All these factors -- fierce competition, high churn, the lure of low prices -- make business in the App Store a treacherous experience. Perhaps as a consequence, some of the most active developers aren't in it for sales from downloads. Instead, they're looking for an audience. AdMob, one of several companies hoping to make mobile phones the next great advertising medium, is currently serving ads in more than 700 iPhone apps. "In general, people are projecting that the interactive-ad market will be flat to slightly down this year," says Omar Hamoui, AdMob's CEO. "On mobile, it's still growing." Moreover, customers don't seem to mind banner ads in their mobile apps. About 1% to 2% of people even click on the ads -- about 10 times the rate people click on Web ads.
That kind of enthusiasm has pushed marketers to create their own branded apps. Target, Coca-Cola, Nike, Kraft Foods, and even Pedigree can be found in the iPhone store. The dog-food company's app lets you upload a picture of your best friend and record his bark -- and then, shake your phone to listen to Rover wherever you go. "You can't get that connection with any other media format," says Tina Unterlaender, acting management supervisor for AKQA Mobile, a San Francisco agency that creates apps-as-ads for major brands. "The app knows who you are, where you are, what time of day it is -- you can give the consumers everything they need when they need it, and you can't do that anywhere else." The upshot is increased loyalty and sales. "Our business is stronger since Nike+," says Trevor Edwards, the Nike executive who championed the Apple-powered service. "Nike+ has become part of customers' lives as runners."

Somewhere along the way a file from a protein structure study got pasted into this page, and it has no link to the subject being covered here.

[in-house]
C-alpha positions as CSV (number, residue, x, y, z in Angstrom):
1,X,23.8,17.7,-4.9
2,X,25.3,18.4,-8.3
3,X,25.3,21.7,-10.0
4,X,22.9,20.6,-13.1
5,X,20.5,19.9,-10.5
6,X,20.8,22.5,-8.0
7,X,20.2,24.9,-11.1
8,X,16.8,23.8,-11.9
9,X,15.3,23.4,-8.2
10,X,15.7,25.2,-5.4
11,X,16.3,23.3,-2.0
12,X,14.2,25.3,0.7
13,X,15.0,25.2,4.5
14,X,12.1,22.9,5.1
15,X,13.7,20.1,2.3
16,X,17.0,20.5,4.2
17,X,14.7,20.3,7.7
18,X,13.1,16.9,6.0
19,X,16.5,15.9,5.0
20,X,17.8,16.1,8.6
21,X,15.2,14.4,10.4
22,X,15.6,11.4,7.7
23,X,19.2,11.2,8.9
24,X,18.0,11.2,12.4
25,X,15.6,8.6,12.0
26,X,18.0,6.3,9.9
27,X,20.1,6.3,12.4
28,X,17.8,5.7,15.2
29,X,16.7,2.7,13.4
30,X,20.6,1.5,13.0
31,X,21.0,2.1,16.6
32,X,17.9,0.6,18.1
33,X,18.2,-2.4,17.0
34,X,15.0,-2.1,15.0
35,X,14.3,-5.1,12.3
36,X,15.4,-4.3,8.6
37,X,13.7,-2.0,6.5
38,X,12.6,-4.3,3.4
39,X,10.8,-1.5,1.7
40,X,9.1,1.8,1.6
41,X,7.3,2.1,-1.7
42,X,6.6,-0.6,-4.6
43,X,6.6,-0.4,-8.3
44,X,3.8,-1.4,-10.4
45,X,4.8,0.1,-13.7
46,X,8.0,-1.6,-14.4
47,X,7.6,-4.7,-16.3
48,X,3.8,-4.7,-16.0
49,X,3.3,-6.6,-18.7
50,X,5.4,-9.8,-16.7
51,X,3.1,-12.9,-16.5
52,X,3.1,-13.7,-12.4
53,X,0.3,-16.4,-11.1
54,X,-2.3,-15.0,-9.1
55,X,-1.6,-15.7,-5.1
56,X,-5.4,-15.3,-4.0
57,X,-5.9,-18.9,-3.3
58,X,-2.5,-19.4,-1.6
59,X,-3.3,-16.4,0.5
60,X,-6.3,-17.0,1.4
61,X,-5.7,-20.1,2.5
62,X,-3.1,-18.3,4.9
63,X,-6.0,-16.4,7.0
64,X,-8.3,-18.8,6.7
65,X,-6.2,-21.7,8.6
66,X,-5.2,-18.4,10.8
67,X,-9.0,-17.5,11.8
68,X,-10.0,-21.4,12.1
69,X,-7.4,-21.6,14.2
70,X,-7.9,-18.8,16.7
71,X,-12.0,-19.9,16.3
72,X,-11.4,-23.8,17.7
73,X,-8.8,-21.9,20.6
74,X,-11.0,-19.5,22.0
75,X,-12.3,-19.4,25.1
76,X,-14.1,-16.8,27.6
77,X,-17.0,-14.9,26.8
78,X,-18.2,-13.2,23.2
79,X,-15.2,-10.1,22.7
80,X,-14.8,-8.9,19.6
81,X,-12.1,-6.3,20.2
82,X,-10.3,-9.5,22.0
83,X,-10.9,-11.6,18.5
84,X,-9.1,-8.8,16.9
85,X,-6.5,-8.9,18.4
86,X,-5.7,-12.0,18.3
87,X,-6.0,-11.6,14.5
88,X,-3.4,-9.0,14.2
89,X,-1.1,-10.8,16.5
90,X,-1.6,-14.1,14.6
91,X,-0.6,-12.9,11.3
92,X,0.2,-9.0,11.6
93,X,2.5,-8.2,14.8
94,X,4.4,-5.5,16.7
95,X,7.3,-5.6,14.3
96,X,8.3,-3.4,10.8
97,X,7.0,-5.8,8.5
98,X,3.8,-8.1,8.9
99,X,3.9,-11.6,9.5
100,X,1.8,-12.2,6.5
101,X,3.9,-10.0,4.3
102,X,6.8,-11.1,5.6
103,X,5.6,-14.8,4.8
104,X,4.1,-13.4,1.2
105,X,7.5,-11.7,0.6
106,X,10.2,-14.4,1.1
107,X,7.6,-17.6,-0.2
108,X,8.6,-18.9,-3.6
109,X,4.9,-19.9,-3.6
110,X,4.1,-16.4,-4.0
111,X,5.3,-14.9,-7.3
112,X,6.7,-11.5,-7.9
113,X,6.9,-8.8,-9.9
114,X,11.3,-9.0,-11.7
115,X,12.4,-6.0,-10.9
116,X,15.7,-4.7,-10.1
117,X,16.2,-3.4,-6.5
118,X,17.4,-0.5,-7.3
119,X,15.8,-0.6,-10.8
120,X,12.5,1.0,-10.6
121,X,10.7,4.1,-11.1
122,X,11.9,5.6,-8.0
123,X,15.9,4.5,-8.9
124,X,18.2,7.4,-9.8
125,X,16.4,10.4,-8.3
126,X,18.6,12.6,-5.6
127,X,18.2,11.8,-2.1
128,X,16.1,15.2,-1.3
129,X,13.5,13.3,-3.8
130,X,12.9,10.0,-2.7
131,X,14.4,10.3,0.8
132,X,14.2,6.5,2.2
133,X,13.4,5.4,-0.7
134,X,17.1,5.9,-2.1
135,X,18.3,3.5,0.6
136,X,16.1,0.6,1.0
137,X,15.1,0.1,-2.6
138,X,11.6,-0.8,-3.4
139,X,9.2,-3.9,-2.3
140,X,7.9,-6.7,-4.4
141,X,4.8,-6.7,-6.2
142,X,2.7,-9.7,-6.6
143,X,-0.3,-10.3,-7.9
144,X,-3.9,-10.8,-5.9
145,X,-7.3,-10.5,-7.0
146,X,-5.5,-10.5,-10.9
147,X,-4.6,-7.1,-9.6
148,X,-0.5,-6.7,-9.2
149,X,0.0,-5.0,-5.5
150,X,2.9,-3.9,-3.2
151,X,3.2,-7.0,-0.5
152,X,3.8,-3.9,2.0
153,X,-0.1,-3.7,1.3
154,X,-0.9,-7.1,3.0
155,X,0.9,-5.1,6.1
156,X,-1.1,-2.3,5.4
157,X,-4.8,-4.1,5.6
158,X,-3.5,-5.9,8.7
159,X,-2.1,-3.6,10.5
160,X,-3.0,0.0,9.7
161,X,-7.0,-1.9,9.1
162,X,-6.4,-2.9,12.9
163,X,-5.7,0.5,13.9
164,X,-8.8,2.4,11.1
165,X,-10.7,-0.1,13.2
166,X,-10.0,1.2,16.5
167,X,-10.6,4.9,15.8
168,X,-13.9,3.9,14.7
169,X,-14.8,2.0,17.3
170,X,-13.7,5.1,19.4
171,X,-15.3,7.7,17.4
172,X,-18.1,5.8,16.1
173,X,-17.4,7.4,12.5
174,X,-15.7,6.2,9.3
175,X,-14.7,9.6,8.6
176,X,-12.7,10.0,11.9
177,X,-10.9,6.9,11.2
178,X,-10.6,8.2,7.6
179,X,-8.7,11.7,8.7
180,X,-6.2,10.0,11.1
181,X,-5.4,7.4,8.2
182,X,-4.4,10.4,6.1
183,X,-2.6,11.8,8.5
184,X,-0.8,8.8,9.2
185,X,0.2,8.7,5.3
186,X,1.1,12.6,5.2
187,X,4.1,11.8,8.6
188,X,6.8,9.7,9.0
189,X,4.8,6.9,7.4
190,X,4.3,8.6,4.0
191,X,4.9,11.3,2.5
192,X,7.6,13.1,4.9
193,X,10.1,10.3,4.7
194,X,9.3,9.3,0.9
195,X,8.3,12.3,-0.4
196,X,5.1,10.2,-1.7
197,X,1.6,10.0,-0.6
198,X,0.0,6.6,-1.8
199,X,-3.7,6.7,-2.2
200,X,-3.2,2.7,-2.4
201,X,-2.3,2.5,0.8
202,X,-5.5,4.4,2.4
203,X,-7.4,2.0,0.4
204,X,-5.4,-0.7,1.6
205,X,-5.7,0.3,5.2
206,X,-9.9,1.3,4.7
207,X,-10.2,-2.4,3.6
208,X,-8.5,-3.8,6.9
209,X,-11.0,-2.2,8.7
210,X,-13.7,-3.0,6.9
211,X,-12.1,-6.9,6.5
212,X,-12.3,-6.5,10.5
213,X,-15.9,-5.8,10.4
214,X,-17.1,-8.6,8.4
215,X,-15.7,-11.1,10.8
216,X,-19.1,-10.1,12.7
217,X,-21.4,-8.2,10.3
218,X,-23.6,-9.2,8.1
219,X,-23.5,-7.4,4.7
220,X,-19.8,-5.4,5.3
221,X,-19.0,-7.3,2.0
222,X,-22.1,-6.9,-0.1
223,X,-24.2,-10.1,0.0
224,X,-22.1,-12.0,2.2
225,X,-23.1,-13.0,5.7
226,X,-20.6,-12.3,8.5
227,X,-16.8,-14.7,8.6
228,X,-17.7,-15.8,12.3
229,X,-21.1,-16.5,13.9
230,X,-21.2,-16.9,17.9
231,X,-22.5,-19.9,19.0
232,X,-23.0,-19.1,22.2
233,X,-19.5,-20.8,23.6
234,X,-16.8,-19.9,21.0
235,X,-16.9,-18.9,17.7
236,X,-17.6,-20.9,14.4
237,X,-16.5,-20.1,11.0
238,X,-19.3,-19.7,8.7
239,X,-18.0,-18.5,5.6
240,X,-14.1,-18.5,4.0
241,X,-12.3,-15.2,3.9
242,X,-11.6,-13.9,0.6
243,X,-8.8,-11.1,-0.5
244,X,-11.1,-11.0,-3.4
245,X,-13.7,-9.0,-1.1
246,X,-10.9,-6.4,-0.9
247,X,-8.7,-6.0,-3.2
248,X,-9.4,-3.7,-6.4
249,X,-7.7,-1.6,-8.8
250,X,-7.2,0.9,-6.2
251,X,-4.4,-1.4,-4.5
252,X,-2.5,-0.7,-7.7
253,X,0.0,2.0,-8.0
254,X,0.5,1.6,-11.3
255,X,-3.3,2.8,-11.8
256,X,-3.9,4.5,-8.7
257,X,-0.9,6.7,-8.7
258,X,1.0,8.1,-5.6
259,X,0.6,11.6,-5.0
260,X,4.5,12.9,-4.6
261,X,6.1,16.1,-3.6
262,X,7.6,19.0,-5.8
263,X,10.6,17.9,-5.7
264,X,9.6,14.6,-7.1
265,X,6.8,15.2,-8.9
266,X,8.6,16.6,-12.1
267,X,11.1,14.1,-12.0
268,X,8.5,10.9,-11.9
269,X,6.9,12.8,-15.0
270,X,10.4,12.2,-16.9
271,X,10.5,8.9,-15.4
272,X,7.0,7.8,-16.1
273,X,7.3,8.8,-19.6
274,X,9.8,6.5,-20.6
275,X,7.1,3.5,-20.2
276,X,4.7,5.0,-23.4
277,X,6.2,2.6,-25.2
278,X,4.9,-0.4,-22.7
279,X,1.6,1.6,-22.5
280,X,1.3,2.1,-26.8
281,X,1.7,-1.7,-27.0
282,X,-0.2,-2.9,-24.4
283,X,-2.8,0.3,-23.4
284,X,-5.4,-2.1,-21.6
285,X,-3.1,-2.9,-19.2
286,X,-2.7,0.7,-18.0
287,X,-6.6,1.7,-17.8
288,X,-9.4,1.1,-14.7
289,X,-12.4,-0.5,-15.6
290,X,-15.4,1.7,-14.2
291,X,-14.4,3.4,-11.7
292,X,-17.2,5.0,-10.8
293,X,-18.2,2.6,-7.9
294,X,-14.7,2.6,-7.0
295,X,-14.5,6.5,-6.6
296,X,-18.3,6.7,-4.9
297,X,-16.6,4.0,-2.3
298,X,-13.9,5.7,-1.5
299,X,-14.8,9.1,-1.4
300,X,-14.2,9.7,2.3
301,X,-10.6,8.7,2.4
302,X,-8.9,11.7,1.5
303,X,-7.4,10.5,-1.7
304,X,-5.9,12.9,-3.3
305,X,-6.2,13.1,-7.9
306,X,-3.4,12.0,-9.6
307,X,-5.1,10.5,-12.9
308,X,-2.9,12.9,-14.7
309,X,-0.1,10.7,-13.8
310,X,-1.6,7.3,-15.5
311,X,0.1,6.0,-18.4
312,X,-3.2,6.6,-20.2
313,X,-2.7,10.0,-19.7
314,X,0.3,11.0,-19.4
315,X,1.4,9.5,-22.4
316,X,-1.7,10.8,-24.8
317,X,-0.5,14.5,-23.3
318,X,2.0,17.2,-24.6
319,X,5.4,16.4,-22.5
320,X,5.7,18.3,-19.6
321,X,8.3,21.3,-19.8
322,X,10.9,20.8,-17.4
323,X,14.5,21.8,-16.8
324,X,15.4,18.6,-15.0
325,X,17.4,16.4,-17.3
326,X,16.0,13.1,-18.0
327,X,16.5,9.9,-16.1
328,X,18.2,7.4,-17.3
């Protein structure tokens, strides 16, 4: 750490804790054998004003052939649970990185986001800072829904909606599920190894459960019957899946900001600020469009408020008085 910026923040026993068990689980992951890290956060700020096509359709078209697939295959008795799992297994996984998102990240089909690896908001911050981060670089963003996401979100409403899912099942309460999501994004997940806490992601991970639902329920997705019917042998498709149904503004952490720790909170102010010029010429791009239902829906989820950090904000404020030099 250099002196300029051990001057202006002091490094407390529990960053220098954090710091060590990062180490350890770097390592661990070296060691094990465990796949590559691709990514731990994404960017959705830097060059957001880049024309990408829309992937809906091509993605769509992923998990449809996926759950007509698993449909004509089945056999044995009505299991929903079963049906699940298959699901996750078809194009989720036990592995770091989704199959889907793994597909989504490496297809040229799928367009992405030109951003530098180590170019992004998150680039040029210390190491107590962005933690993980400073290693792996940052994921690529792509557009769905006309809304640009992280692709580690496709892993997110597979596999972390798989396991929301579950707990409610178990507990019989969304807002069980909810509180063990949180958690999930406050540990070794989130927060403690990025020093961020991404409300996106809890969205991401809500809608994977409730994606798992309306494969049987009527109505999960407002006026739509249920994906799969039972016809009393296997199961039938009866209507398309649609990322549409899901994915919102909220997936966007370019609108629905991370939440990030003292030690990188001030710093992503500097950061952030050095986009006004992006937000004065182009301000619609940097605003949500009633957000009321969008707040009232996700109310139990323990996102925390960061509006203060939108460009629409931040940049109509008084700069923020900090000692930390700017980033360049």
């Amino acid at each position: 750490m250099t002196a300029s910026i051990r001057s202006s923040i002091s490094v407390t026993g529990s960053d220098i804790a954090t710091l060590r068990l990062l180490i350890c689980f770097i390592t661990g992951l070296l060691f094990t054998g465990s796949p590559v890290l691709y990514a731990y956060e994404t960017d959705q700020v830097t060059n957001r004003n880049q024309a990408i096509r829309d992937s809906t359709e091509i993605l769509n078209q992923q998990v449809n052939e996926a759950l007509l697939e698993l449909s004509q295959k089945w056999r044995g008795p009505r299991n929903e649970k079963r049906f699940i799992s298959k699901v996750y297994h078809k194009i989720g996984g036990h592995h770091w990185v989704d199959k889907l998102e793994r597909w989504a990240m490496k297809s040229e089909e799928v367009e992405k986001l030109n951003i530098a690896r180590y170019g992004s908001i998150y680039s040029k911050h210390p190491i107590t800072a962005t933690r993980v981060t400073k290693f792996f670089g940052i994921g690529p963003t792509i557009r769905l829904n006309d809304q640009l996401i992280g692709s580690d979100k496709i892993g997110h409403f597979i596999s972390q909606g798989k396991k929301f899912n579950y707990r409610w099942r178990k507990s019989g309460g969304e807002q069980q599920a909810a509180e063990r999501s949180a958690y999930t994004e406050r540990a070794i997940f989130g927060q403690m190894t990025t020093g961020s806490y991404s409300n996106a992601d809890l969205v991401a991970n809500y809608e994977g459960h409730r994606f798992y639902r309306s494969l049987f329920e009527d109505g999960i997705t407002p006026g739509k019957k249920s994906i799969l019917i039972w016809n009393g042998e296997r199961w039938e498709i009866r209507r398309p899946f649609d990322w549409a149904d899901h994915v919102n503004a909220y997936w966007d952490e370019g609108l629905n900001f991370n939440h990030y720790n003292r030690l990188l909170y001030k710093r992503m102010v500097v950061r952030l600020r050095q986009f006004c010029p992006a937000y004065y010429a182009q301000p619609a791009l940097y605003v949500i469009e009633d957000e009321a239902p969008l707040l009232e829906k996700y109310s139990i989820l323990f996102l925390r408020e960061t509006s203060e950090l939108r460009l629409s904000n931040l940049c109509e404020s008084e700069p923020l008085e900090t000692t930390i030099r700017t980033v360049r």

Of course, the main brand succeeding in the App Store now is Apple -- so far the one unquestionable winner on this new platform. The company rules the business with an iron fist. Over the past few months, developers have complained about the length of time it takes for Apple to review programs before they show up in the store. Worse, without much explanation, Apple has arbitrarily rejected several apps, including a utility that lets people stream podcasts, a game that allows you to hoist Barack Obama on a trampoline, and a program that features characters from South Park. It's here that Apple's rivals see an opening. Google's Android project, in particular, has sought to attract developers by touting the store's "openness." "We believe it's important to reduce barriers that make it difficult for developers to get apps to users," says Eric Chu, Google's mobile-platform program manager.
But at some point, it's going to become too late for rivals to catch up with Apple. The App Store, just like Microsoft's PC hegemony, succeeds on network effects: Every time you buy an app, you're tying yourself ever more tightly to Apple's mobile platform. This only makes the platform more attractive to developers -- which, of course, keeps us buying more apps. It's a vicious cycle. Unless you're Steve Jobs, in which case, it's genius.